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A vision for a new urban destination in Northern Mexico

Distrito Sur Master Plan

Client
Terravizion
Location
Culiacán, Mexico
Size
130 acres
Services
Planning and Urban Design
Additional Services
Landscape Architecture
Status
Complete 2022

Urban planning in Culiacán and in the State of Sinaloa in Mexico has been limited for years to a land use-centric organization of the territory that has slowly promoted the suburbanization of former rural and industrial areas in favor of an ever expanding city footprint. The last 30 years of growth of the city are a testimony to this process that has challenged the urban periphery’s hydrology and ecosystem with local developers creating large dormitory neighborhoods with minimal urban infrastructure.

The Distrito Sur Master Plan provides a bold new vision for urban living, a program, and a framework for the creation of a new centrality in the City of Culiacán. The Master Plan for the 130 hectares of land in the fast growing area of the South of the city is driven by the sustainable development of the property as part of a 25-year planning horizon.

The Distrito Sur Master Plan (“Plan”) provides a vision, a program, and an urban, landscape and architecture framework for the growth and development of Distrito Sur. The Plan identifies a new strategy for the District’s land use, circulation, and the creation of development and open space parcels intended to support the highest and best use for the land as part of a bold new vision for urban living in Culiacán.

Overall Vision

Distrito Sur will serve as a new urban district and mixed use destination for the city, as well as a model community for the Sinaloa region and the larger nation through its inclusive and climate resilient design, diversity of uses, and true integration of open space. The Plan will build on the momentum in this emerging part of the city and provide a range of complementary and in-demand uses for its local residents, workers, and visitors. Boulevard Las Flores will be a distinctive feature of the District serving as an active and welcoming space that unifies the multiple neighborhoods into one cohesive district.

The Plan’s physical, programmatic, and landscape design intent is captured through the following principles:

A network of community hearts: The District is structured around a series of community
hearts that provide neighborhood amenities and space for social gathering, while also creating a sense of community cohesion.

Open space connectivity: The District is defined by a network of open spaces that form the connective tissue for the built form and integrate with the existing neighborhood context. The network includes several public plazas, a linear open space along the district’s western edge, and key pedestrian connections internal to the block structure.

A vibrant district: A diverse mix of uses will be strategically located across the district to create a vibrant environment for the community and its visitors. The District will also benefit from active ground floor uses along the main corridors and pedestrian plazas.

Climate-responsive design: The District’s design accounts for the region’s extreme weather conditions by promoting well-shaded landscape design, solar optimal building orientation, and a range of district-wide stormwater strategies.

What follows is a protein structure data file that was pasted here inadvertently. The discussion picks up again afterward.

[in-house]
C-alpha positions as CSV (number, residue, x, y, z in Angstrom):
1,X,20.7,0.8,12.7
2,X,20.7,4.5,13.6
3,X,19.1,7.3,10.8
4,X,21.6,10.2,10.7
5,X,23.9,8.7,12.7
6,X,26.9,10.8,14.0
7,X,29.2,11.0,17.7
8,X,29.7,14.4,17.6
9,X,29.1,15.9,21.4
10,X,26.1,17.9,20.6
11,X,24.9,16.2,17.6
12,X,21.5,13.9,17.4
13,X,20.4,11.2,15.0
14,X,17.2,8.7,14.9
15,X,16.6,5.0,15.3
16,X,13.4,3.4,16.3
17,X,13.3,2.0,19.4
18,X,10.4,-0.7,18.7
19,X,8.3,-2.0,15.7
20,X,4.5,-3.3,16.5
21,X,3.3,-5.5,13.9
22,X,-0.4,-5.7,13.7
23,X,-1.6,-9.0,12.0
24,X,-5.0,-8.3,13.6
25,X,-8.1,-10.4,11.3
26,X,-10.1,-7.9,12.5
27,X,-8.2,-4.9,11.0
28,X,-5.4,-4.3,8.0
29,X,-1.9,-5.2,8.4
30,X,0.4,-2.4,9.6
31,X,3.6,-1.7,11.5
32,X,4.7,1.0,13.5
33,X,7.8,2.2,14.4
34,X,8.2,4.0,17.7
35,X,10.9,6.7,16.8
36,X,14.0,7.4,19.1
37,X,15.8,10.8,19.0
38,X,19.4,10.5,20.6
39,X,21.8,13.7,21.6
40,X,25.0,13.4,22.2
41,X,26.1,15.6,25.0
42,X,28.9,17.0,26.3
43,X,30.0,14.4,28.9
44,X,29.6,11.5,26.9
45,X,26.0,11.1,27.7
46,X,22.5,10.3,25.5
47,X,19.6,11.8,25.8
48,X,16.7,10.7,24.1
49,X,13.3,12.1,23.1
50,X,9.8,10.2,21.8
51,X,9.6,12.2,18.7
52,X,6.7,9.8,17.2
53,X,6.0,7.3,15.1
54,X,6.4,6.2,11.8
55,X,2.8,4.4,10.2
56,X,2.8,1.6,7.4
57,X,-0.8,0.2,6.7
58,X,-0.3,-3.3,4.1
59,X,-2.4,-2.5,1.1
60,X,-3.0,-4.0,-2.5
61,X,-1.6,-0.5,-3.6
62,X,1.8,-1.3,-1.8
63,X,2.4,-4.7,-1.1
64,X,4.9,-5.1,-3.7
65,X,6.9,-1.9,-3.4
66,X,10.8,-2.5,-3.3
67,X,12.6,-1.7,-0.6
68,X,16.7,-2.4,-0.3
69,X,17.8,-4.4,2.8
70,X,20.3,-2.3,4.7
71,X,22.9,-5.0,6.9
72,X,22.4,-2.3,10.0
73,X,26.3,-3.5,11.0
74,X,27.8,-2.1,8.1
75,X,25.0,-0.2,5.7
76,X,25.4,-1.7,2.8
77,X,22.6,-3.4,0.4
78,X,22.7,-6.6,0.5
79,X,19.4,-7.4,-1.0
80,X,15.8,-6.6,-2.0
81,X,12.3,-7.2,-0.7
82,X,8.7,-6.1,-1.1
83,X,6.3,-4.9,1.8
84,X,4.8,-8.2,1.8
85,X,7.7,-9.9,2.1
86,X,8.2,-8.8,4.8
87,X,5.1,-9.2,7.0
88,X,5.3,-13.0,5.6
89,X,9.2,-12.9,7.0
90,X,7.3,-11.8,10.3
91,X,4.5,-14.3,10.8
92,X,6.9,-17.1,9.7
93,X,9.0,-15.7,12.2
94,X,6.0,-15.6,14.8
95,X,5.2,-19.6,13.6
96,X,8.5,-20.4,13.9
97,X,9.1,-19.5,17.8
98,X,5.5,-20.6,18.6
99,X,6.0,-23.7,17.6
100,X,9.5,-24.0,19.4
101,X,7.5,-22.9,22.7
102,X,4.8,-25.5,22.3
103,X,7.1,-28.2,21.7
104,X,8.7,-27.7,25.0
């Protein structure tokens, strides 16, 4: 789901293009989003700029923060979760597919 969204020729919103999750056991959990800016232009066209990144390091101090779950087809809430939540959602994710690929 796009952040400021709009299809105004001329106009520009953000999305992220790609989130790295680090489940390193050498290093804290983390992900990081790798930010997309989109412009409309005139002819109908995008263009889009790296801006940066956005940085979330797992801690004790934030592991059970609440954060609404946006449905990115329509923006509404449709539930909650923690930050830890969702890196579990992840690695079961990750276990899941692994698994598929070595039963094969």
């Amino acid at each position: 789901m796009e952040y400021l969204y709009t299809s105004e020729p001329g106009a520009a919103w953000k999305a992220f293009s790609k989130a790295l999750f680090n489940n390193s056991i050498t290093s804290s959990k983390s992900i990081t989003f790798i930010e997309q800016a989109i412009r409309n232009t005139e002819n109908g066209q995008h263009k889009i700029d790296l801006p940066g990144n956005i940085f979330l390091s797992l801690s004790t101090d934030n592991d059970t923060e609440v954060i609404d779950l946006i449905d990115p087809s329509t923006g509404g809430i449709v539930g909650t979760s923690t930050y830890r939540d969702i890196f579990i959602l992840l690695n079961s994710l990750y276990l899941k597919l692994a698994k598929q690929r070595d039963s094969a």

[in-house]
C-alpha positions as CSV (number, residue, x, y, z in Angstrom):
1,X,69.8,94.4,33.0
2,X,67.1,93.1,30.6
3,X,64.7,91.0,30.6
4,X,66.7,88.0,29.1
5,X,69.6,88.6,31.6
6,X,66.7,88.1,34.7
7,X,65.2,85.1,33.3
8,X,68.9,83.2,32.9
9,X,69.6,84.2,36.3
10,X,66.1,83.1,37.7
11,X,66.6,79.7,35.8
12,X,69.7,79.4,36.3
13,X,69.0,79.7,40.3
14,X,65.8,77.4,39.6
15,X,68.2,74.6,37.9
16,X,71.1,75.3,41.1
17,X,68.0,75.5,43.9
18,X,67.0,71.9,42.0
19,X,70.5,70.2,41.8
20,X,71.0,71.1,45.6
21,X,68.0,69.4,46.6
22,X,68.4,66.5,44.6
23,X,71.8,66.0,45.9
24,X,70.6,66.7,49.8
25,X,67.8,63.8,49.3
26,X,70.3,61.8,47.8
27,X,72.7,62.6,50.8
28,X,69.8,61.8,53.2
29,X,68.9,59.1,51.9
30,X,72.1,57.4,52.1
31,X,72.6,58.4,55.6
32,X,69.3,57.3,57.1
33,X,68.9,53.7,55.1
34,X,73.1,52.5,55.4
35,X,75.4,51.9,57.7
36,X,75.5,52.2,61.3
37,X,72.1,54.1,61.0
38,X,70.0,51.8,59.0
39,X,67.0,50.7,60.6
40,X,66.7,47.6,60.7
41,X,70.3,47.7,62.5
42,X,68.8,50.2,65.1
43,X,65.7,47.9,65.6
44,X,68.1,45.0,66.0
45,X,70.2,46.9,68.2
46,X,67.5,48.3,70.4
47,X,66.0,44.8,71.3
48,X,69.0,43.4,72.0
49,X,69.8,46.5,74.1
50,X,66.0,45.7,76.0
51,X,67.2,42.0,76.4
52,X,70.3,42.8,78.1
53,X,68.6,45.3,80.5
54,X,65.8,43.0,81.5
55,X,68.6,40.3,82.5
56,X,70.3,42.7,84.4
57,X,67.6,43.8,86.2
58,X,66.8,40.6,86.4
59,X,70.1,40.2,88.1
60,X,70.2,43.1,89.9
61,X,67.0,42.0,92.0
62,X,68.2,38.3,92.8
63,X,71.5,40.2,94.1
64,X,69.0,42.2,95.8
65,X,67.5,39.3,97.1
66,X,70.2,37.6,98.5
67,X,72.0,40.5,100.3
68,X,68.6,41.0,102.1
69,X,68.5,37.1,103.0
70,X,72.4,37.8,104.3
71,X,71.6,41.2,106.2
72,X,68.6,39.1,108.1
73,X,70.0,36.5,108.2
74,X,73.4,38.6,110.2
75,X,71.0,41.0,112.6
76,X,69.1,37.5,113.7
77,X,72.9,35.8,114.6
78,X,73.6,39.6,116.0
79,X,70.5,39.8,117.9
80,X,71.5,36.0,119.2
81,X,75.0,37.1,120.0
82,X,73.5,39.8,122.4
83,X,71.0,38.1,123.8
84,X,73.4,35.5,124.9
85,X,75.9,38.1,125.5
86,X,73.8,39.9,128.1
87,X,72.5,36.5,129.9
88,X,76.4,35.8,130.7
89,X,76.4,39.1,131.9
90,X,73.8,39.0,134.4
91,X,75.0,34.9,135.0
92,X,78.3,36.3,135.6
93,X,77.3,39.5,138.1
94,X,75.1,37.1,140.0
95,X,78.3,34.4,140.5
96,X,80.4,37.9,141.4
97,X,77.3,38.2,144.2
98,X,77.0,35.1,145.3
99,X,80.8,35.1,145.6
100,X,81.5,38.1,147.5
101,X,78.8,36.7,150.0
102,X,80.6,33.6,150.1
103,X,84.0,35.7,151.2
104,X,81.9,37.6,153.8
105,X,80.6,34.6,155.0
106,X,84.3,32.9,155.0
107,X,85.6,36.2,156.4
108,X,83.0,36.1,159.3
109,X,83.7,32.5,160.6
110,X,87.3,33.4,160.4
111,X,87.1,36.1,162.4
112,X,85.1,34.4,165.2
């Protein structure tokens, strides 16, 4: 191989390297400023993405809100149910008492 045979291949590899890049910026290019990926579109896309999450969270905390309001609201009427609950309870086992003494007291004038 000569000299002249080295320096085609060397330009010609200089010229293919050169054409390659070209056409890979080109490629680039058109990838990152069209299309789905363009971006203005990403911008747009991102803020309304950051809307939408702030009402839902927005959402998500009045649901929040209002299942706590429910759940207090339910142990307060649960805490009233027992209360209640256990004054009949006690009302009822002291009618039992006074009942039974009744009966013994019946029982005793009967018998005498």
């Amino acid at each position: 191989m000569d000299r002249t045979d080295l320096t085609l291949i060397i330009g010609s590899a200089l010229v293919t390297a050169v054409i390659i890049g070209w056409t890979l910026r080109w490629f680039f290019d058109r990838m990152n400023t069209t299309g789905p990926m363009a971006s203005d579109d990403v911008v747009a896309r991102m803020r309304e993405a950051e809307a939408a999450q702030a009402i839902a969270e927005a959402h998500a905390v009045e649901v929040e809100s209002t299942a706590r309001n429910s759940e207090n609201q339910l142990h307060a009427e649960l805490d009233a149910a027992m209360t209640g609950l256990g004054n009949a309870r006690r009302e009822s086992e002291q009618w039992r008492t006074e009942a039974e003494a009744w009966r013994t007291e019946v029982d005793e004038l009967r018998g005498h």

A District of Neighborhoods

Distrito Sur is organized around four major neighborhoods: North Neighborhood, the District Center, East Neighborhood, and South Neighborhood. All four contain a unique combination of anchor programs and open spaces that define their individual character.

North Neighborhood – Tech and Health
The North Neighborhood is characterized by a combination of tech, healthcare, and light industrial uses. Located along the major corridor Calzada de las Torres, this neighborhood is physically separated from the rest of the District, but will be anchored by a future hospital serving both District residents and the greater southwest sector of the city. The neighborhood’s western edge will include warehouse and flexible office space for tech and light industrial uses given the nearby industrial uses. The existing onsite canal will separate the two areas of this neighborhood and serve as an open space amenity for both employees and visiting hospital patients.

The District Center – Civic and Community
The District Center will serve as the northern gateway to the District from Calzada de las Torres and include a range of civic and community amenities, together with significant residential communities at the eastern and western edges and commercial amenities along the interior urban edges. This neighborhood’s central plaza will serve as one of the District’s iconic public spaces with a public market, church, and community center framing the space. The plaza will span across Boulevard Las Flores creating a flexible space for a range of community programming and events. An elementary school will be located along the western edge abutting the linear park and will serve both the District’s residential population as well as the surrounding areas.

East Neighborhood – Campus and Live/Work
The East Neighborhood will include the new Salud Digna campus at the crossroads of Boulevard Las Flores and Avenida de la Marina and a mix of residential, retail, and office uses. Salud Digna will serve as an early anchor and employment center that activates the District’s southern end. At full buildout, the campus will include a combination of corporate office, research, and university space, and several open space amenities accessible to the greater District community. Boulevard Las Flores will connect the campus to the northern District Center with a mixed use live/work typology including professional offices on the ground floor and residential above.